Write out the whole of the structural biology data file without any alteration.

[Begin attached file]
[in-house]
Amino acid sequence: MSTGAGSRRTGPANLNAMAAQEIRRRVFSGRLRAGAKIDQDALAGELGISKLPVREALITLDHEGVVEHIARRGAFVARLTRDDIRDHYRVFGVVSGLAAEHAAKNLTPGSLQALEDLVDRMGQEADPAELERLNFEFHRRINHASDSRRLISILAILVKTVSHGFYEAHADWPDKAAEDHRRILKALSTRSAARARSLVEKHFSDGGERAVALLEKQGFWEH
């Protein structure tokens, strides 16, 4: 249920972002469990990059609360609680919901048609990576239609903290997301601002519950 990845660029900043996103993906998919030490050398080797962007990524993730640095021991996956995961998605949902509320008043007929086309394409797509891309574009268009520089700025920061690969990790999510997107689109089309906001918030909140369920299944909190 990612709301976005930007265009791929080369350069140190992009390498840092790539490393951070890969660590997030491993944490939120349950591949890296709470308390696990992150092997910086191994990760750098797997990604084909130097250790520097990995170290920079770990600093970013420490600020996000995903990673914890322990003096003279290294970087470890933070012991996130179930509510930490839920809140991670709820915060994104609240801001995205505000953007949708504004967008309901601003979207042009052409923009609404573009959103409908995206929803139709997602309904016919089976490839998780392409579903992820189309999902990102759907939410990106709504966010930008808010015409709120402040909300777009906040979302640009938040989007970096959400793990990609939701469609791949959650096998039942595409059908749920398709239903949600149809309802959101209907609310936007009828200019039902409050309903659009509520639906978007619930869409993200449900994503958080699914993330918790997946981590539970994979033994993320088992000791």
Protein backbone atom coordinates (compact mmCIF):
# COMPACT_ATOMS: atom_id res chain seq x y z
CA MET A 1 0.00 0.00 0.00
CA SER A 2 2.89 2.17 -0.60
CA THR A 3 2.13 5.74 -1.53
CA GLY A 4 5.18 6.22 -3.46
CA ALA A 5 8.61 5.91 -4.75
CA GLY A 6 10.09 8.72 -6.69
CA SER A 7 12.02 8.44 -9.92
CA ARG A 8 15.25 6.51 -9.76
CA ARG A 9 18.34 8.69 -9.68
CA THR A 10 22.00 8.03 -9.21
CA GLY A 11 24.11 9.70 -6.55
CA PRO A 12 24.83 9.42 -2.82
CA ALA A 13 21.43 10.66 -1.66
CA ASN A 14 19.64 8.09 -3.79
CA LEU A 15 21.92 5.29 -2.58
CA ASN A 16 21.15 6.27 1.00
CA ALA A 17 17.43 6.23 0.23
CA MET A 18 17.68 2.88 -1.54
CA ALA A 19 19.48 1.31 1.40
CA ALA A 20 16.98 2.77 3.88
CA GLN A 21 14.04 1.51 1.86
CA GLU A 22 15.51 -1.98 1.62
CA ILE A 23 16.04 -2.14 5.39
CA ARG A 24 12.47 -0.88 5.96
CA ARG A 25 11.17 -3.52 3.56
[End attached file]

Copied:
[in-house]
Amino acid sequence: MSTGAGSRRTGPANLNAMAAQEIRRRVFSGRLRAGAKIDQDALAGELGISKLPVREALITLDHEGVVEHIARRGAFVARLTRDDIRDHYRVFGVVSGLAAEHAAKNLTPGSLQALEDLVDRMGQEADPAELERLNFEFHRRINHASDSRRLISILAILVKTVSHGFYEAHADWPDKAAEDHRRILKALSTRSAARARSLVEKHFSDGGERAVALLEKQGFWEH
């Protein structure tokens, strides 16, 4: 249920972002469990990059609360609680919901048609990576239609903290997301601002519950 990845660029900043996103993906998919030490050398080797962007990524993730640095021991996956995961998605949902509320008043007929086309394409797509891309574009268009520089700025920061690969990790999510997107689109089309906001918030909140369920299944909190 990612709301976005930007265009791929080369350069140190992009390498840092790539490393951070890969660590997030491993944490939120349950591949890296709470308390696990992150092997910086191994990760750098797997990604084909130097250790520097990995170290920079770990600093970013420490600020996000995903990673914890322990003096003279290294970087470890933070012991996130179930509510930490839920809140991670709820915060994104609240801001995205505000953007949708504004967008309901601003979207042009052409923009609404573009959103409908995206929803139709997602309904016919089976490839998780392409579903992820189309999902990102759907939410990106709504966010930008808010015409709120402040909300777009906040979302640009938040989007970096959400793990990609939701469609791949959650096998039942595409059908749920398709239903949600149809309802959101209907609310936007009828200019039902409050309903659009509520639906978007619930869409993200449900994503958080699914993330918790997946981590539970994979033994993320088992000791």
Protein backbone atom coordinates (compact mmCIF):
# COMPACT_ATOMS: atom_id res chain seq x y z
CA MET A 1 0.00 0.00 0.00
CA SER A 2 2.89 2.17 -0.60
CA THR A 3 2.13 5.74 -1.53
CA GLY A 4 5.18 6.22 -3.46
CA ALA A 5 8.61 5.91 -4.75
CA GLY A 6 10.09 8.72 -6.69
CA SER A 7 12.02 8.44 -9.92
CA ARG A 8 15.25 6.51 -9.76
CA ARG A 9 18.34 8.69 -9.68
CA THR A 10 22.00 8.03 -9.21
CA GLY A 11 24.11 9.70 -6.55
CA PRO A 12 24.83 9.42 -2.82
CA ALA A 13 21.43 10.66 -1.66
CA ASN A 14 19.64 8.09 -3.79
CA LEU A 15 21.92 5.29 -2.58
CA ASN A 16 21.15 6.27 1.00
CA ALA A 17 17.43 6.23 0.23
CA MET A 18 17.68 2.88 -1.54
CA ALA A 19 19.48 1.31 1.40
CA ALA A 20 16.98 2.77 3.88
CA GLN A 21 14.04 1.51 1.86
CA GLU A 22 15.51 -1.98 1.62
CA ILE A 23 16.04 -2.14 5.39
CA ARG A 24 12.47 -0.88 5.96
CA ARG A 25 11.17 -3.52 3.56